We found that a pentacene monolayer grown by using He carrier gas forms a (6x3) super lattice of Ag(111) (figure 2a, figure 3a). This is a close packed structure commensurate to the underlying substrate with unit cell dimensions 17.28 Å x 8.64 Å. When deposition is continued further a multilayer, which has a different structure than the monolayer is obtained (figure 2b). The diffraction pattern fits well with a rectangular unit cell of dimensions 6.22 Å x 15.6 Å. These dimensions suggest that pentacene molecules adopt a unit cell that is very close to the bulk lattice. We think molecules form layers with a similar arrangement to that of b-c plane of the single crystal (figure 2b,c). The thickness of each layer, 3.7 Å, found by synchrotron X-ray diffraction, which is about the half of a-unit cell dimension (3.95 Å) of the bulk lattice also supports this model. We also studied the effect of substrate temperature on the film growth. The optimum temperature for the film growth is found to be 200K. Although the monolayer structure was similar, for all the substrate temperatures (150K, 200K, 250K) the multilayer peaks were quite broad for the films grown at 150K and 250K. Annealing of these films to 300K improved the diffraction pattern and resulted in a partial decrease in the peak widths, which is an indication of increased domain size. Here it should be noted that diffusion length of the molecules on the substrate may not be the only parameter responsible for the island size, since multilayer quality grown at 250 K is not as good as that of 200 K grown films although the temperature (and in turn the diffusion length) is higher.
When, the kinetic energy of the pentacene molecules is
decreased by using Kr carrier gas, we observed a monolayer structure that
is the same as that of a monolayer grown using He as carrier gas. However
multilayer diffraction peaks were considerably broad. Upon annealing peaks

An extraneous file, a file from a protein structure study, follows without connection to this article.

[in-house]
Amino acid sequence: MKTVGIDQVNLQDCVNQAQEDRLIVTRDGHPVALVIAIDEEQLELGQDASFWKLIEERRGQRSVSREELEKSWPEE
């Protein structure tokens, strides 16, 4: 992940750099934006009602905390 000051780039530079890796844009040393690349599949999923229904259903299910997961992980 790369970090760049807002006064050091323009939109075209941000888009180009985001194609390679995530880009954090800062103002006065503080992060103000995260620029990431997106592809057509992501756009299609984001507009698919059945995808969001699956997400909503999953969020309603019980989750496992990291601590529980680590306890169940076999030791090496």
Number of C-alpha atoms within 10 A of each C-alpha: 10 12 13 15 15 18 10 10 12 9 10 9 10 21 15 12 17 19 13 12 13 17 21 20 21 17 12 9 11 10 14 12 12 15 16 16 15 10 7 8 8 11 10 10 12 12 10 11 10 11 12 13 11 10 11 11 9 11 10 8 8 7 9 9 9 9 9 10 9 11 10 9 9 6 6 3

get narrower which is an indication of increasing domain size. It should
be noted that even after annealing diffraction pattern of films grown by
using Kr carrier gas was not as good as that of none annealed He grown
films. These results are quite promising since, to our knowledge, this
is the first time that structural difference between the first layer and
multilayers of an organic semiconductor on a metal substrate and the effect
of kinetic energy on film growth has been directly demonstrated using diffractive
To clarify he submonolayer structure in more detail, we plan to perform a back-reflection X-ray standing waves experiment. From the analysis of the results we hope to reconstruct the atomic height positions of the carbon atoms respective to the Ag surface before and at complete monolayer coverage. This will indicate whether the molecules are initially lying flat on the Ag surface, and if they remain in that position also when the film consists of several layers. Furthermore, we hope to explore the nature of possible structural changes during or after the monolayer completion.
In addition to silver substrates we plan to investigate
pentacene thin films on insulator and chemically treated metal substrates,
since the latter are more interesting from an applied point of view. Especially
for transistor fabrication one needs to form organic thin films on an insulator
substrate which acts as the gate dielectric. The common choice for such
kind of substrates is SiO2. The adsorption of organic molecules
on hydrogen terminated or bare silicon are also in interest. Therefore
our next goal is to study the adsorption of pentacene on SiO2
and hydrogen terminated silicon. However preparing smooth silicon surfaces,
either hydrogen or oxygen terminated, is quite tricky and in our first
attempts we could not obtain a smooth enough surface for He diffraction.
At the moment we are trying to produce smooth hydrogen terminated silicon
surfaces to be used in He diffraction measurements by using several different
wet chemistry procedures. We also plan to use AFM to study the morphology
of films prepared with the SSB source and check their electrical transport